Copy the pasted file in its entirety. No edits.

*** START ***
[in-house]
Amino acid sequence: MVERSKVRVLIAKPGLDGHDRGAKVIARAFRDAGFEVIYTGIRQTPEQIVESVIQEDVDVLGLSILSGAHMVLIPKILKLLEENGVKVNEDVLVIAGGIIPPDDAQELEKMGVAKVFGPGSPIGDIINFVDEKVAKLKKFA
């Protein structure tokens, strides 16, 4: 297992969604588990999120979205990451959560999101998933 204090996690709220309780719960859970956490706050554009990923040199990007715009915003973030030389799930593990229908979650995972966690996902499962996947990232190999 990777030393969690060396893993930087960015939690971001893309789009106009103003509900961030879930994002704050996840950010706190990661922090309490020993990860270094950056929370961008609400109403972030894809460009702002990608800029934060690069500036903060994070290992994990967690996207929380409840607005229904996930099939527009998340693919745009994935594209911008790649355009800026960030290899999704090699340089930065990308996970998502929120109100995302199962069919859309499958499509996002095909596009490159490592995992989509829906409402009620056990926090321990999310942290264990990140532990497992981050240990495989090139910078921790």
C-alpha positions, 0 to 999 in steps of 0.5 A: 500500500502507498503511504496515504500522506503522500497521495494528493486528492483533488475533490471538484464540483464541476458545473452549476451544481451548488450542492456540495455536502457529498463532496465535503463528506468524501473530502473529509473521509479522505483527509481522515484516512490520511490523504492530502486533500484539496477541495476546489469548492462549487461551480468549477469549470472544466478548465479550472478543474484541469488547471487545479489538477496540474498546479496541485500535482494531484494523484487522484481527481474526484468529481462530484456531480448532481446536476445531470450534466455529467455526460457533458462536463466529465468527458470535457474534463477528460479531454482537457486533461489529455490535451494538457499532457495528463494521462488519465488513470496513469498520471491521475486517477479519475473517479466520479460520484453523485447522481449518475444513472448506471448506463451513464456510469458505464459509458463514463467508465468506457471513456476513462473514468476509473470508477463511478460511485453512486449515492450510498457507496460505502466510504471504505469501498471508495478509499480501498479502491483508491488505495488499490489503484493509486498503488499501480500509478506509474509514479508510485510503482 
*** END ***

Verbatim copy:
[in-house]
Amino acid sequence: MVERSKVRVLIAKPGLDGHDRGAKVIARAFRDAGFEVIYTGIRQTPEQIVESVIQEDVDVLGLSILSGAHMVLIPKILKLLEENGVKVNEDVLVIAGGIIPPDDAQELEKMGVAKVFGPGSPIGDIINFVDEKVAKLKKFA
């Protein structure tokens, strides 16, 4: 297992969604588990999120979205990451959560999101998933 204090996690709220309780719960859970956490706050554009990923040199990007715009915003973030030389799930593990229908979650995972966690996902499962996947990232190999 990777030393969690060396893993930087960015939690971001893309789009106009103003509900961030879930994002704050996840950010706190990661922090309490020993990860270094950056929370961008609400109403972030894809460009702002990608800029934060690069500036903060994070290992994990967690996207929380409840607005229904996930099939527009998340693919745009994935594209911008790649355009800026960030290899999704090699340089930065990308996970998502929120109100995302199962069919859309499958499509996002095909596009490159490592995992989509829906409402009620056990926090321990999310942290264990990140532990497992981050240990495989090139910078921790």
C-alpha positions, 0 to 999 in steps of 0.5 A: 500500500502507498503511504496515504500522506503522500497521495494528493486528492483533488475533490471538484464540483464541476458545473452549476451544481451548488450542492456540495455536502457529498463532496465535503463528506468524501473530502473529509473521509479522505483527509481522515484516512490520511490523504492530502486533500484539496477541495476546489469548492462549487461551480468549477469549470472544466478548465479550472478543474484541469488547471487545479489538477496540474498546479496541485500535482494531484494523484487522484481527481474526484468529481462530484456531480448532481446536476445531470450534466455529467455526460457533458462536463466529465468527458470535457474534463477528460479531454482537457486533461489529455490535451494538457499532457495528463494521462488519465488513470496513469498520471491521475486517477479519475473517479466520479460520484453523485447522481449518475444513472448506471448506463451513464456510469458505464459509458463514463467508465468506457471513456476513462473514468476509473470508477463511478460511485453512486449515492450510498457507496460505502466510504471504505469501498471508495478509499480501498479502491483508491488505495488499490489503484493509486498503488499501480500509478506509474509514479508510485510503482 